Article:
We don’t have the time or the acreage to grow a big garden ourselves, so we were delighted to find the Charlestown Cooperative Farm, a Community Supported Agriculture farm in southeast Pennsylvania, about twenty minutes from our home. For a modest annual fee, we get to pick up our weekly share of fresh organic produce from June to November. The farm also allows us to introduce our 2-year-old son to the land, to good food and to the wonderful farmers who grow our vegetables. In addition to the food, there is a wonderful community that has grown up with the farm, with cooking demonstrations, potluck suppers, a food-related book club, films about food politics and an annual barn dance to celebrate the harvest. The farm provides much more than food–it has nourished our family in every sense of the word.
KARIN SCONZERT & TIMOTHY MORTON
What embodies the best of our food culture? Easy–a radio show called The Restaurant Guys, hosted by the co-owners of two New Jersey restaurants. Francis and Mark, who own the Stage Left and Catherine Lombardi restaurants, host a daily one-hour radio show (available as a podcast) dedicated to “food, wine and the finer things in life.” Besides being well versed in all things epicurean, these guys are witty, intelligent and engaging. Topics range from interviews with famous chefs, restaurateurs and sommeliers, to discussions with authors and activists about sustainable agriculture, organics, marketing to children, farm-raised seafood, raw dairy, etc. They’ll talk about Häagen-Dazs and White Castle as proficiently as they’ll talk about Château d’Yquem and foie gras! They should be applauded not only for their pursuit of quality food and wine but also for maintaining relationships with local purveyors. They champion artisan food and wine and sneer at industrial agriculture, and they do it passionately.
If you are so lucky as to find yourself in downtown Kapaa, Kauai, please visit the 100 percent vegan, certified green, organic oasis of the Pacific: the Blossoming Lotus Restaurant. With menu items like Padma’s Living Pad Thai, made with young coconut flesh and fresh, perfectly matched spices, or the Vegan Omelet with Tofu Bacon (a Sunday brunch favorite), you’ll wonder if all food isn’t supposed to be followed by a euphoric high. Much thanks to the Blossoming Lotus for providing sustenance based on a food philosophy of raising community and consciousness.
New York City
To be a takeout junkie is a badge of honor in New York, so no garden-variety celebrity chef could inspire such abnormal urban behavior as cooking. Jacques Pépin propels me into the kitchen. It’s not just that he makes me a better cook. He makes the least interesting part of any cooking show riveting. While his competitors toss half-full cans and jars out with the flourish of a Swedish muppet, he diligently scrapes mixing bowls clean with a spoonula. To watch him cook is to be reminded of a time when families ate together and nature’s whims–not Monsanto’s–dictated the availability of ingredients. It takes a master chef to teach the whats and hows. Pépin even tells us why: for pleasure, for friends and family, for the most civilized creative act this side of art and music.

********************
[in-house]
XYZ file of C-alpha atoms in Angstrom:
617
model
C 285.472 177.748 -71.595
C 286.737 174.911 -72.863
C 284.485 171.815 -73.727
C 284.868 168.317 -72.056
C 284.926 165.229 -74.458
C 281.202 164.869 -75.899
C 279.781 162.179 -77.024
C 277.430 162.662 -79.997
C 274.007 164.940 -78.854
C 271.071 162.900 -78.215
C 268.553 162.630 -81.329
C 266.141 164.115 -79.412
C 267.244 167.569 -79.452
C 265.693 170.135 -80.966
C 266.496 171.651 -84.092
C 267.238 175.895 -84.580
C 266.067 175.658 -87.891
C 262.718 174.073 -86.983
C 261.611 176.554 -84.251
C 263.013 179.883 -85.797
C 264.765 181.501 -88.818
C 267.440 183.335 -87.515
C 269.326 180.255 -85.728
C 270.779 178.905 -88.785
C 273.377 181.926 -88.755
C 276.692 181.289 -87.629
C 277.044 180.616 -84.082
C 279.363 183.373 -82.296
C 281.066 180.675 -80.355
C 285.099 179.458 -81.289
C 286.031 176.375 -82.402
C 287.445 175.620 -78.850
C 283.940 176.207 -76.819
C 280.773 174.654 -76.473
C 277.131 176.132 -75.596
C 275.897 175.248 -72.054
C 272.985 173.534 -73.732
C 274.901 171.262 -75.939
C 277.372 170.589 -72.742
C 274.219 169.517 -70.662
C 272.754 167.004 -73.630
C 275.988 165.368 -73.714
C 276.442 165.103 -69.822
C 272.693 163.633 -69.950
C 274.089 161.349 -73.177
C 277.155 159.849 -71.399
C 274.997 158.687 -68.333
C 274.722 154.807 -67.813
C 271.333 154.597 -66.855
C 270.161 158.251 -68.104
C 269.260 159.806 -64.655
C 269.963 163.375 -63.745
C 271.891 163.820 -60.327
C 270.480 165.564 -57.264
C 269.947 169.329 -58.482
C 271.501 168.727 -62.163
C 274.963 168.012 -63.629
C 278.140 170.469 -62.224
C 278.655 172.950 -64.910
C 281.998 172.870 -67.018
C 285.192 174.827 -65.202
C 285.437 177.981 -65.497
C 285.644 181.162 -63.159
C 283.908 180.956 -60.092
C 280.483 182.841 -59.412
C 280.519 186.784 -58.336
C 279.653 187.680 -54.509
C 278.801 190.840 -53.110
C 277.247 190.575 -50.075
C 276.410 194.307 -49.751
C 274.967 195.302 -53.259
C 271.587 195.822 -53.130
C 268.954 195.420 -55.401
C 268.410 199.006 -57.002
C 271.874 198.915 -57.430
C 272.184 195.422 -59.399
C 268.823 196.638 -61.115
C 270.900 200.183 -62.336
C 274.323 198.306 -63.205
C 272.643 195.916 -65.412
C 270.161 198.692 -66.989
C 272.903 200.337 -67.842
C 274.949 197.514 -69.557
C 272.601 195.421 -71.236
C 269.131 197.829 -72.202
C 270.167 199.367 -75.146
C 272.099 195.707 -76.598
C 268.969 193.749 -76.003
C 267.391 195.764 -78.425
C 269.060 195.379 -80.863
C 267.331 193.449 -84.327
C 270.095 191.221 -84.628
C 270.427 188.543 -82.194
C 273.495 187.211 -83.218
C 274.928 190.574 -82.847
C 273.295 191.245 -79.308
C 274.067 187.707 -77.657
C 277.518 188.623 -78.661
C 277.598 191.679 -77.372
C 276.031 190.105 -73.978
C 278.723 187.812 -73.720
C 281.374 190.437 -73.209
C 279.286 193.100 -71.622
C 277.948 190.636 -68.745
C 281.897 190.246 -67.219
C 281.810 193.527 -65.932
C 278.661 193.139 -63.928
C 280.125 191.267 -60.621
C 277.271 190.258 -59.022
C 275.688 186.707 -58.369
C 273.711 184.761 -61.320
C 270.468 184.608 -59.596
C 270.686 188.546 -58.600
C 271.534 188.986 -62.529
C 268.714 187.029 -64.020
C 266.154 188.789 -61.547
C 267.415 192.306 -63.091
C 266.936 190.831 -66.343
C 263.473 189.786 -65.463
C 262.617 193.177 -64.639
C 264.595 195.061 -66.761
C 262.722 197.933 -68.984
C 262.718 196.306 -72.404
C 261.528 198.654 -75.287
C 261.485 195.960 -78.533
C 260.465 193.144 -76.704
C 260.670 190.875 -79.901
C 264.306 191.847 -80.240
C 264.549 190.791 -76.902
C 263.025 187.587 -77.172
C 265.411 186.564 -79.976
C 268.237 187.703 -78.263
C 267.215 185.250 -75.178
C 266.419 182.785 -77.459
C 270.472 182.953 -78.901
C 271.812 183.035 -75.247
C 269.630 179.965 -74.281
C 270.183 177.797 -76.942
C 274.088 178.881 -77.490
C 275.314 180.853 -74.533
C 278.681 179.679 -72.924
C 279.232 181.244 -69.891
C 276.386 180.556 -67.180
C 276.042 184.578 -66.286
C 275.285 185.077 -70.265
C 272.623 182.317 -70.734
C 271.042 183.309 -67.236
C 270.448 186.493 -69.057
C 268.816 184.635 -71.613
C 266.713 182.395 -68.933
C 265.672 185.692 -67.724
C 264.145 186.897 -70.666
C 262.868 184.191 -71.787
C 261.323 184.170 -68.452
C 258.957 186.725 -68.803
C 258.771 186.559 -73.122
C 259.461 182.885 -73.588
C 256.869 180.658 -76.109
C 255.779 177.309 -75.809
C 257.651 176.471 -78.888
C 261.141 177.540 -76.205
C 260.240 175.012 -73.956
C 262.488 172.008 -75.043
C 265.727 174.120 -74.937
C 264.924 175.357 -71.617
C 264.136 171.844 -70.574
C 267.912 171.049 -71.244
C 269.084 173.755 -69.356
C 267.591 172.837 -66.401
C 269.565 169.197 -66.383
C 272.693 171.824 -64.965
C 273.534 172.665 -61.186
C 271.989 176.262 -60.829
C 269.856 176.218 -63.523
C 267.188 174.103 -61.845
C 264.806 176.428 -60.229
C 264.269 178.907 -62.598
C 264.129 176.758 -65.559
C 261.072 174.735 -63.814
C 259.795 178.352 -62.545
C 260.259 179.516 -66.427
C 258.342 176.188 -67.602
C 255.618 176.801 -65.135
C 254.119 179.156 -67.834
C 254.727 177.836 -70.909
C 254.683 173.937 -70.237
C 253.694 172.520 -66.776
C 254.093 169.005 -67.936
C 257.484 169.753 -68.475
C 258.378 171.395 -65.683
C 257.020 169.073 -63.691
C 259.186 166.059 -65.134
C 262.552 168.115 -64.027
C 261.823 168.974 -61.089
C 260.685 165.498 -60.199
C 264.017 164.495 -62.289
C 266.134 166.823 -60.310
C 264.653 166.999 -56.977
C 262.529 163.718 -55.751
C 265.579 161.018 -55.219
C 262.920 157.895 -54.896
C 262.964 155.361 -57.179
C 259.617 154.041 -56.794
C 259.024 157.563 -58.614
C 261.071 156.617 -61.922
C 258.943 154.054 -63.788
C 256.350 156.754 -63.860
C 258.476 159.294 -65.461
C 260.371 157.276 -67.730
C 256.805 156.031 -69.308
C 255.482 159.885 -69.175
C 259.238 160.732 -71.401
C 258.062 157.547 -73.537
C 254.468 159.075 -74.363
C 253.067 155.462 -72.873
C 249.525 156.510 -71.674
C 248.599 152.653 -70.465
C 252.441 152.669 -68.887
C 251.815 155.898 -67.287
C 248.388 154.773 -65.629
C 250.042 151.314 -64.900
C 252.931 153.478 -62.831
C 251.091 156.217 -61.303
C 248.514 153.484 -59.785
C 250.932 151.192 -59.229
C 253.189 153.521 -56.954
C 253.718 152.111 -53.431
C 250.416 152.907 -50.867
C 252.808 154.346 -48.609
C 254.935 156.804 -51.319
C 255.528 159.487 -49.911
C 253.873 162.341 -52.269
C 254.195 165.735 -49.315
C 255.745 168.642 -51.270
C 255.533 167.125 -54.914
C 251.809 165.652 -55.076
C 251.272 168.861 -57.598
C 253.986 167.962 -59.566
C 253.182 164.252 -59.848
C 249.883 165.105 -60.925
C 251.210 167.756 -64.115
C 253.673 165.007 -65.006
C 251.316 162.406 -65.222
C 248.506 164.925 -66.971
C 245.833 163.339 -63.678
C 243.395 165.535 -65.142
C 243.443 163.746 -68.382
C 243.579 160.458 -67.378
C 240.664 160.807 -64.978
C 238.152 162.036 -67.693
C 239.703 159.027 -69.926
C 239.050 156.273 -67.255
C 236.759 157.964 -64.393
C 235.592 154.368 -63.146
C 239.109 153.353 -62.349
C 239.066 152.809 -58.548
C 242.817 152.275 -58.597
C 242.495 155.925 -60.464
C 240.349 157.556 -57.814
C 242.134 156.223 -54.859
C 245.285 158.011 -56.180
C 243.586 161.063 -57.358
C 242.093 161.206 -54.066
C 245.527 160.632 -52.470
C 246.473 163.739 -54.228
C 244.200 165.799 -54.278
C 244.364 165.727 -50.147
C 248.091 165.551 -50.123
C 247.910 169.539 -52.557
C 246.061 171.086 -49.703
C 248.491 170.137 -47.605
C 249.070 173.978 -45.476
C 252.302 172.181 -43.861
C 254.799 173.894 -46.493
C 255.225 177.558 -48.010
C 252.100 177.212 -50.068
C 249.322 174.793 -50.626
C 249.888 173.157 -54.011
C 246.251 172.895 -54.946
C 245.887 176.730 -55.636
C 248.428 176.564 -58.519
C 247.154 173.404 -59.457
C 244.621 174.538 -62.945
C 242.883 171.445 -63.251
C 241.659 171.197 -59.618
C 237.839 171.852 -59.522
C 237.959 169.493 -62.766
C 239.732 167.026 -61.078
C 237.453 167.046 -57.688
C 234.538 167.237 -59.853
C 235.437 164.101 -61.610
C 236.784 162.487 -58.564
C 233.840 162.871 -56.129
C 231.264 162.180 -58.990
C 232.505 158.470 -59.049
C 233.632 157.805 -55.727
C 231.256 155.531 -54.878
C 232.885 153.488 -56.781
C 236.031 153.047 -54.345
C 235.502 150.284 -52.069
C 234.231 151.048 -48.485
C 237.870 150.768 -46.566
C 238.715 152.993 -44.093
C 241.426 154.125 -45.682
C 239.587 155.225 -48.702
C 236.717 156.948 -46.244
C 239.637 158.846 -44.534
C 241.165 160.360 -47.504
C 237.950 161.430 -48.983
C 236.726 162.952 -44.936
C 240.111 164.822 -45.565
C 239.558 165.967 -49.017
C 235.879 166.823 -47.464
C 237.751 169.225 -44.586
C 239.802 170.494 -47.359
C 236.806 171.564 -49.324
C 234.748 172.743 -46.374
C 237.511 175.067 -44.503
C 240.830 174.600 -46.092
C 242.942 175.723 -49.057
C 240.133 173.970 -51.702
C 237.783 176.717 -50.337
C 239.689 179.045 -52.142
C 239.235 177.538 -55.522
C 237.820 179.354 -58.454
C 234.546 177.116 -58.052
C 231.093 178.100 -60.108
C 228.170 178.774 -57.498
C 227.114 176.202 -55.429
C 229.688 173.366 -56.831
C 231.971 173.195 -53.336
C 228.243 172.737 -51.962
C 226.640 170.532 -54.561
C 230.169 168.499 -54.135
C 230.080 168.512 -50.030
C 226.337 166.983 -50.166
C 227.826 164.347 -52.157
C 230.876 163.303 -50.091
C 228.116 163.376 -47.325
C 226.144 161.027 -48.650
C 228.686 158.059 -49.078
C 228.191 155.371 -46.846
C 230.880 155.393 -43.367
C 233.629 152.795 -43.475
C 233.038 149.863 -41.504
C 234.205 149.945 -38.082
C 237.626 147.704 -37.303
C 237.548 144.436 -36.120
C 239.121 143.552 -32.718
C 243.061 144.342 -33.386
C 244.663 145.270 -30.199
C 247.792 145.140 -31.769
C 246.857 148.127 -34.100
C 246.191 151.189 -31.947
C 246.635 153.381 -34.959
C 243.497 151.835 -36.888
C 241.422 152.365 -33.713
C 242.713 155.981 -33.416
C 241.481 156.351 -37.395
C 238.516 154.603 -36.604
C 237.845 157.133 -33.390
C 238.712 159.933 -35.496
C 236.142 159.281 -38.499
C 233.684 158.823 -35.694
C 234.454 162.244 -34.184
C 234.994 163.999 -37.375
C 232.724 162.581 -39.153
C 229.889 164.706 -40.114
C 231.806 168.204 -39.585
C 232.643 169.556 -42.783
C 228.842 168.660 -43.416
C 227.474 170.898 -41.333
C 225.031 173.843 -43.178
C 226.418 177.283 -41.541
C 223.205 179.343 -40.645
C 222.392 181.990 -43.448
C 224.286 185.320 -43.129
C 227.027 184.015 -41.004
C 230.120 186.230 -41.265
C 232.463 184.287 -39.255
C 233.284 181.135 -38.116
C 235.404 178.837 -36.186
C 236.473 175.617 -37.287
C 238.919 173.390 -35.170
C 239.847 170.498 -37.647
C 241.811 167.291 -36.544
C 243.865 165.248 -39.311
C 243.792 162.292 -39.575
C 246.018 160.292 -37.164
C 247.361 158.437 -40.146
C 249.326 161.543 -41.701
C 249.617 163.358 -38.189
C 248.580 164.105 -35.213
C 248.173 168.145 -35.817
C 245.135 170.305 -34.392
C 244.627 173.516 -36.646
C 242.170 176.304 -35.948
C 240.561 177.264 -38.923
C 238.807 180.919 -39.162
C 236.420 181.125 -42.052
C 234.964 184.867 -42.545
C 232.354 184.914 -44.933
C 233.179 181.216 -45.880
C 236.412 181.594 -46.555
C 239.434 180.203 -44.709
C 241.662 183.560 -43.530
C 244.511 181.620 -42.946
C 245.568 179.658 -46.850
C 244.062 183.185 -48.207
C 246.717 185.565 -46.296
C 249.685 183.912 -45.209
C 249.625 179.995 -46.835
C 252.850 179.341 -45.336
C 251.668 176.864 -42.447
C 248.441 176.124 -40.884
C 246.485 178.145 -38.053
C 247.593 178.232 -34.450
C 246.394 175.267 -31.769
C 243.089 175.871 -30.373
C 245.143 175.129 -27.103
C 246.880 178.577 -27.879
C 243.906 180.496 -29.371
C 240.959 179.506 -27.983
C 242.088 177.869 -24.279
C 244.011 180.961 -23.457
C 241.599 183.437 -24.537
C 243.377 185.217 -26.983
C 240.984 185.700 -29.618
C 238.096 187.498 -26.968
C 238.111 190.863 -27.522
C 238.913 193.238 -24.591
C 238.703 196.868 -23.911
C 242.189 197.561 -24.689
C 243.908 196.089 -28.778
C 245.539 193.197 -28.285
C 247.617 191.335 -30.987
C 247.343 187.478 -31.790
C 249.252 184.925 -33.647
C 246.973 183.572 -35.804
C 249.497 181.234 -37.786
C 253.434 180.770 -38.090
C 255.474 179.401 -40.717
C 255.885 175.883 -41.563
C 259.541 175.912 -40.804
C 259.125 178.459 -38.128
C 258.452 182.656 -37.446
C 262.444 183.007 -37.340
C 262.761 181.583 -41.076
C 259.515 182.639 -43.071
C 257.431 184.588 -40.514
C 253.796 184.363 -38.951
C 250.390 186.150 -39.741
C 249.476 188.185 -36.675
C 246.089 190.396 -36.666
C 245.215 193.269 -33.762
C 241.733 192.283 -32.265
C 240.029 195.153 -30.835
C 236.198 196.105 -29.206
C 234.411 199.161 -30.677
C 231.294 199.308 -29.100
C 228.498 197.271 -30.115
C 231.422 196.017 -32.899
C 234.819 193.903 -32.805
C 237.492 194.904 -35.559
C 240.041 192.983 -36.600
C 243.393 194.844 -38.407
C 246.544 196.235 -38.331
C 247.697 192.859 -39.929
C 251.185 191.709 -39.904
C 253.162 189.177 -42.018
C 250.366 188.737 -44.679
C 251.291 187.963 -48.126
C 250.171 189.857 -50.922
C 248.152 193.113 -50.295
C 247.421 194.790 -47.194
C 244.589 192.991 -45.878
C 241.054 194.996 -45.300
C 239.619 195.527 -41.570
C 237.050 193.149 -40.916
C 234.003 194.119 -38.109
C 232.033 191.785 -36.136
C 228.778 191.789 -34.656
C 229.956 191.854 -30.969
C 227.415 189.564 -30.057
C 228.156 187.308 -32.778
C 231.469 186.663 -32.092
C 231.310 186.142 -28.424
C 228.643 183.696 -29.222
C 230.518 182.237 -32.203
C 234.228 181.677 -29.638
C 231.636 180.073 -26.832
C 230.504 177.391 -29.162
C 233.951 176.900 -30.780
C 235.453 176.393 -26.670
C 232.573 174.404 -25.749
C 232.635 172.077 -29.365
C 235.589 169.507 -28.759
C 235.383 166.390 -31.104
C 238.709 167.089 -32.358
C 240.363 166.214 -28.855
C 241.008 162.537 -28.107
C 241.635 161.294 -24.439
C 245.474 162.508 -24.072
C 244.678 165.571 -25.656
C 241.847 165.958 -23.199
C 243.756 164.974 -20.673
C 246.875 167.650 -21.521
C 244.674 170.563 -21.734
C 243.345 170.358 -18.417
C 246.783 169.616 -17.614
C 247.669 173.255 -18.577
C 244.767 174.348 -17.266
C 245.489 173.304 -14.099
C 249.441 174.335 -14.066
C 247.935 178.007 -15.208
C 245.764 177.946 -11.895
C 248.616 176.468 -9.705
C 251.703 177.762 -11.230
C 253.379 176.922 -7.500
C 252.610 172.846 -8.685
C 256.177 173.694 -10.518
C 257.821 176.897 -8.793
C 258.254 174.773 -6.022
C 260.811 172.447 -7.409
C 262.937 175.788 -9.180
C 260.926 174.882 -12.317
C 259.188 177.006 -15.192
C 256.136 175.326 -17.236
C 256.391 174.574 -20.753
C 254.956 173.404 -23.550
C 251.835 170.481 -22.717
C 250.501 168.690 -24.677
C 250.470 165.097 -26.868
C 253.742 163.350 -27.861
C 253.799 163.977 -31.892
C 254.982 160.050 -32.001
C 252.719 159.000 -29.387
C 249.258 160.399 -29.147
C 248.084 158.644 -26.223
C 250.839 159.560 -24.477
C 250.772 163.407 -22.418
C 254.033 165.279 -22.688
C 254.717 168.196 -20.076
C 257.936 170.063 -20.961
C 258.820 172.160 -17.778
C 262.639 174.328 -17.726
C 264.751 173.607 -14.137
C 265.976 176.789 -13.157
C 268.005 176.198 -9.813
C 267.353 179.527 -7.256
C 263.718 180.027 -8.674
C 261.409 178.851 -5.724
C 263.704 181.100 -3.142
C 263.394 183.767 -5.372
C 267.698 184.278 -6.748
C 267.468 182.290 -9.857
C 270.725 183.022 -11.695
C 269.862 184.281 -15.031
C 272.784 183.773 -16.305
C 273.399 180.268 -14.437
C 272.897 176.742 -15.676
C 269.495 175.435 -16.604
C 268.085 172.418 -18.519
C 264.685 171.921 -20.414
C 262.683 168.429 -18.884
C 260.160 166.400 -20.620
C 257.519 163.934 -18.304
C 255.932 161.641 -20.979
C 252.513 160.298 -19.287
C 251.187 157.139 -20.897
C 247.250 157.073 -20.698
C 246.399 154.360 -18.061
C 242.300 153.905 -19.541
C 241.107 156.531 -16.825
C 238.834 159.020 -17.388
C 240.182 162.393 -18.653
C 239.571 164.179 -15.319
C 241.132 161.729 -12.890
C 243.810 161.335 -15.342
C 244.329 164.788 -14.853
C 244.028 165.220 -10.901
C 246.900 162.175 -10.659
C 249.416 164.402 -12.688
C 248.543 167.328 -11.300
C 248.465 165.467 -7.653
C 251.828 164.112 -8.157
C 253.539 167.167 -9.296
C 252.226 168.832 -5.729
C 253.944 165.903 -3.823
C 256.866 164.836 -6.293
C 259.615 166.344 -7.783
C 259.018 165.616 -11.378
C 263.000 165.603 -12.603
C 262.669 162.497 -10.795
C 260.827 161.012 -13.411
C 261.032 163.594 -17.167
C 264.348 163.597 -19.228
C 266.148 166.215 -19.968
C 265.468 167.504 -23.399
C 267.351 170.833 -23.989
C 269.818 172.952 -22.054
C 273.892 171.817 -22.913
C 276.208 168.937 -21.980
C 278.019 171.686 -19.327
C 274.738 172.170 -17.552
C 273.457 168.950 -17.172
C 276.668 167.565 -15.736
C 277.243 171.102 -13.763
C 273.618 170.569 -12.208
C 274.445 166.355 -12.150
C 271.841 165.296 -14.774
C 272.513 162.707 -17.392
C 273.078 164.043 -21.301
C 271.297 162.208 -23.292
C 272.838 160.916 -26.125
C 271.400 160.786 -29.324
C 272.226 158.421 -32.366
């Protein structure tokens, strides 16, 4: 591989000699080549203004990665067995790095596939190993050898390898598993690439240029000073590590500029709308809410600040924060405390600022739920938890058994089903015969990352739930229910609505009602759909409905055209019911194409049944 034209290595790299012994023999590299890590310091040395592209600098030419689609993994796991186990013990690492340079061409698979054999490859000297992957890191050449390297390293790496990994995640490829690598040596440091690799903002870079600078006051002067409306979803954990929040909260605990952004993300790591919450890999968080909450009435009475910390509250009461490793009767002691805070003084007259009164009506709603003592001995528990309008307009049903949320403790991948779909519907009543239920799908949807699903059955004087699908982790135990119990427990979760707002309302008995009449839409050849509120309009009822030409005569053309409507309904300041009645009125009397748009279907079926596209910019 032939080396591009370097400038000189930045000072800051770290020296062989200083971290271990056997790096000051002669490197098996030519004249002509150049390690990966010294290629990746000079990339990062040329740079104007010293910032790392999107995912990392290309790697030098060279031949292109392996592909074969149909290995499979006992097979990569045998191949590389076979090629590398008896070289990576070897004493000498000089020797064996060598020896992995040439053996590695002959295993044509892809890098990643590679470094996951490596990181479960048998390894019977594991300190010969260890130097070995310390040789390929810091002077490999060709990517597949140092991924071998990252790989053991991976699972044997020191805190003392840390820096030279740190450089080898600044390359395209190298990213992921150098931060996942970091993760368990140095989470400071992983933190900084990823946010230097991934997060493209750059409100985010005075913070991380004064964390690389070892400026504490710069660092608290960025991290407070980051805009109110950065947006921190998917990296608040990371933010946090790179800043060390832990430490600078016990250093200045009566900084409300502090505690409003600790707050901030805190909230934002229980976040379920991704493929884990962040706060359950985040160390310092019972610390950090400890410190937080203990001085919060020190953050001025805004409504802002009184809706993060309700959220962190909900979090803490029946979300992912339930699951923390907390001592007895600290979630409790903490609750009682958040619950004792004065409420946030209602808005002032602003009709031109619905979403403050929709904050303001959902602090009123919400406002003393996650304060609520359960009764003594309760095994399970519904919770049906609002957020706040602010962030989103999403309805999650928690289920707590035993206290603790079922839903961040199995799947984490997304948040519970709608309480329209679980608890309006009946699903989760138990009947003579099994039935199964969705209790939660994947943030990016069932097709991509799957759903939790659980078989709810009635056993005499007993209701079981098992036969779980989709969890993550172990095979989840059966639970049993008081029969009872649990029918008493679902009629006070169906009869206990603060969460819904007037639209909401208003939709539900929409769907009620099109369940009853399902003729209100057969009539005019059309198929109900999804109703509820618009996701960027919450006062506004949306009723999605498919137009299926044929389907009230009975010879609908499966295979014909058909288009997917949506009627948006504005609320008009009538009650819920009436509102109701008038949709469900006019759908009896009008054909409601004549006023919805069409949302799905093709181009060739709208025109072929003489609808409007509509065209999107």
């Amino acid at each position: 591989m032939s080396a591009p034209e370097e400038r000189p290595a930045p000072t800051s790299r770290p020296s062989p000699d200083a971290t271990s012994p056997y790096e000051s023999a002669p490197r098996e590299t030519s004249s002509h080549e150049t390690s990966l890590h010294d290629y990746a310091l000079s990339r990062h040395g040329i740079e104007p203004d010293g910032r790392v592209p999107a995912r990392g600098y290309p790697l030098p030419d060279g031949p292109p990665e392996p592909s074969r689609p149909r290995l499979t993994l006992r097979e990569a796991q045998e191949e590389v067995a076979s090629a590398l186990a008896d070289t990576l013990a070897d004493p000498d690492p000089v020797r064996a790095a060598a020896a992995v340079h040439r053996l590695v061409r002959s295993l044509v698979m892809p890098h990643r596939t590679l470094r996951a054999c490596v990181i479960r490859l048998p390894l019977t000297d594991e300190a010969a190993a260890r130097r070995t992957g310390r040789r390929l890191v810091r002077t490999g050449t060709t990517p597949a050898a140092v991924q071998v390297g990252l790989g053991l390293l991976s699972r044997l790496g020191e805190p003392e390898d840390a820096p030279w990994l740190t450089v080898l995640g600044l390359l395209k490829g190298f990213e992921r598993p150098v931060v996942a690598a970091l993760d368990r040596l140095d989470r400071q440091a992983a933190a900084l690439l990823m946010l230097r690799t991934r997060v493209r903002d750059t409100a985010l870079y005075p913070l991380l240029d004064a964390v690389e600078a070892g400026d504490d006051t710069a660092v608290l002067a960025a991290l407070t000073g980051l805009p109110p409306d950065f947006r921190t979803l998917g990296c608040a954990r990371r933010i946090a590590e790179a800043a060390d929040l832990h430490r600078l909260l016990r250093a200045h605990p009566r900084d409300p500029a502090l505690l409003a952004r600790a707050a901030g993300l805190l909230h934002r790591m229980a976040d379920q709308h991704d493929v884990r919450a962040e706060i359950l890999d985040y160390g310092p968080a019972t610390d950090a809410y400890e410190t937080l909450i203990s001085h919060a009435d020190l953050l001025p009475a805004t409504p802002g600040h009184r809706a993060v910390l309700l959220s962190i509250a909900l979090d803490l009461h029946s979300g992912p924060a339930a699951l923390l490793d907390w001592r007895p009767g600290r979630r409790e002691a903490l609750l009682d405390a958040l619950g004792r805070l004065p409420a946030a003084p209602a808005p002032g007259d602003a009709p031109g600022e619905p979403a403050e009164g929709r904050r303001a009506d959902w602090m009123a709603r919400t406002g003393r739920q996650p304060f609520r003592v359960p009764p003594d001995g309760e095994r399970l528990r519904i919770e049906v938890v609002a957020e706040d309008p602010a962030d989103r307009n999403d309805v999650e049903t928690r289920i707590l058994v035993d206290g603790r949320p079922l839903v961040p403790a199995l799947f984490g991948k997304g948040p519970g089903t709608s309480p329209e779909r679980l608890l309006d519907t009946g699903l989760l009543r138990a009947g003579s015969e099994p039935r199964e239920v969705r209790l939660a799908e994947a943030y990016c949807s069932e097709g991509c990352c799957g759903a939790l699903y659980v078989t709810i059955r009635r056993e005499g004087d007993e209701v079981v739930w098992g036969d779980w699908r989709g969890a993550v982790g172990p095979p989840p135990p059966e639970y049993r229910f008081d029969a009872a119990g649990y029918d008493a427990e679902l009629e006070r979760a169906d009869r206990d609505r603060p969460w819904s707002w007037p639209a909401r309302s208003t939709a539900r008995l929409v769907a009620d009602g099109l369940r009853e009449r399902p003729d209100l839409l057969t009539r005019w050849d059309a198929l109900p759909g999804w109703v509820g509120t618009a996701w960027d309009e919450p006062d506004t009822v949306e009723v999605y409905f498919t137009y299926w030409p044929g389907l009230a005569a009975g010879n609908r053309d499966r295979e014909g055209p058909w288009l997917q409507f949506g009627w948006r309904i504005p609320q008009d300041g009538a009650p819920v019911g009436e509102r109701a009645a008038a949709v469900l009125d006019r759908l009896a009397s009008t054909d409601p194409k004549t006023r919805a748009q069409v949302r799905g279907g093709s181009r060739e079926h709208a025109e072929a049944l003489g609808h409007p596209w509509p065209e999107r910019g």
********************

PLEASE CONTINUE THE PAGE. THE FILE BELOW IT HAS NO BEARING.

The Waverly Farmers’ Market unites black and white communities in a spirited niche of north Baltimore and lures my girlfriend and me from sleeping in every Saturday morning. We savor Gold Rush and Pink Lady apples in the fall and spring, apricots and white nectarines in the summer. We shell out extra dollars for Zeke’s home-roasted coffees, a small price to pay for Chiapas beans, fairly traded and grown in shade. For small change, they’ll sell us a sole piece of ginger, a jalapeño pepper, a bulb of garlic. Friends who sleep until noon don’t know what they’re missing. It’s a ritual that frames my weeks, a sign that this weary city is still so relentlessly alive.
The Oxford Farmers’ Market Uptown encompasses two markets: one on Tuesday afternoons and one on Saturday mornings. I have been deeply involved in the creation of both markets, having been a part of the original groups that created them and also serving as a board member for two years. I have been selling at both markets since their inceptions, and in that time I have built up a very nice customer base that allows me to make my living solely from farming. Farms tend to be remote, the work physically hard and the hours long, so going to the farmers’ markets is also how I get to see my friends and hear the local gossip.
Green City Market in Lincoln Park, Chicago, has great organic vegetables and fruit from farms in the surrounding area whose owners pride themselves on sustainable farming. They have unusual vegetables, like purslane and black Tuscan cabbage; an enormous variety of tomatoes, onions, radishes and lettuce; and the best eggs I have ever eaten. I look forward to it every summer, even though my budget takes a hit. I only wish that those kinds of foods were available to more people.
I suspect that when I die, heaven is going to look a lot like Dean & Deluca. But when I want a taste of paradise in the here and now, I take a trip to the Hong Kong Supermarket in Edison, New Jersey. An emporium of Asian foodstuffs, the Hong Kong Supermarket offers everything from lurid Japanese sweets to complex Thai sauces to delicate Chinese teas. Brought together under the rubric of a pan-Asian regional identity, the Hong Kong Supermarket, part of a national chain, could be critiqued as ignoring differences among nations that have singular and often antagonistic histories. Instead, I see it as demonstrating the complex interplay between the traditional and the postmodern that is the best of our food culture today. As I wander the aisles, blissfully filling my cart, I daydream about the other shoppers: What are they looking for when they come here? And what do they do with their treasures when they get home?
Hotlips Pizza has been my favorite Portland food institution since 1985, when they opened. The food is delicious, always super-fresh, and most of their ingredients come from local farms. They change their salads and pizzas as the seasons change and make the most unbelievable soda pop from local berries (flavors also change seasonally). The staff drive electric cars for delivery, and just seeing one of those cars with red lips on it lightens my mood.
Vegan Action (www.vegan.org) is a nonprofit organization dedicated to helping animals, the environment and human health by educating the public about the benefits of a vegan lifestyle and encouraging the spread of vegan food options through a number of public outreach campaigns. A vegan ethic and lifestyle is an all-encompassing way to say yes to life and no to cruelty and killing. Vegan Action consciously tries to create a kinder, gentler world for all beings.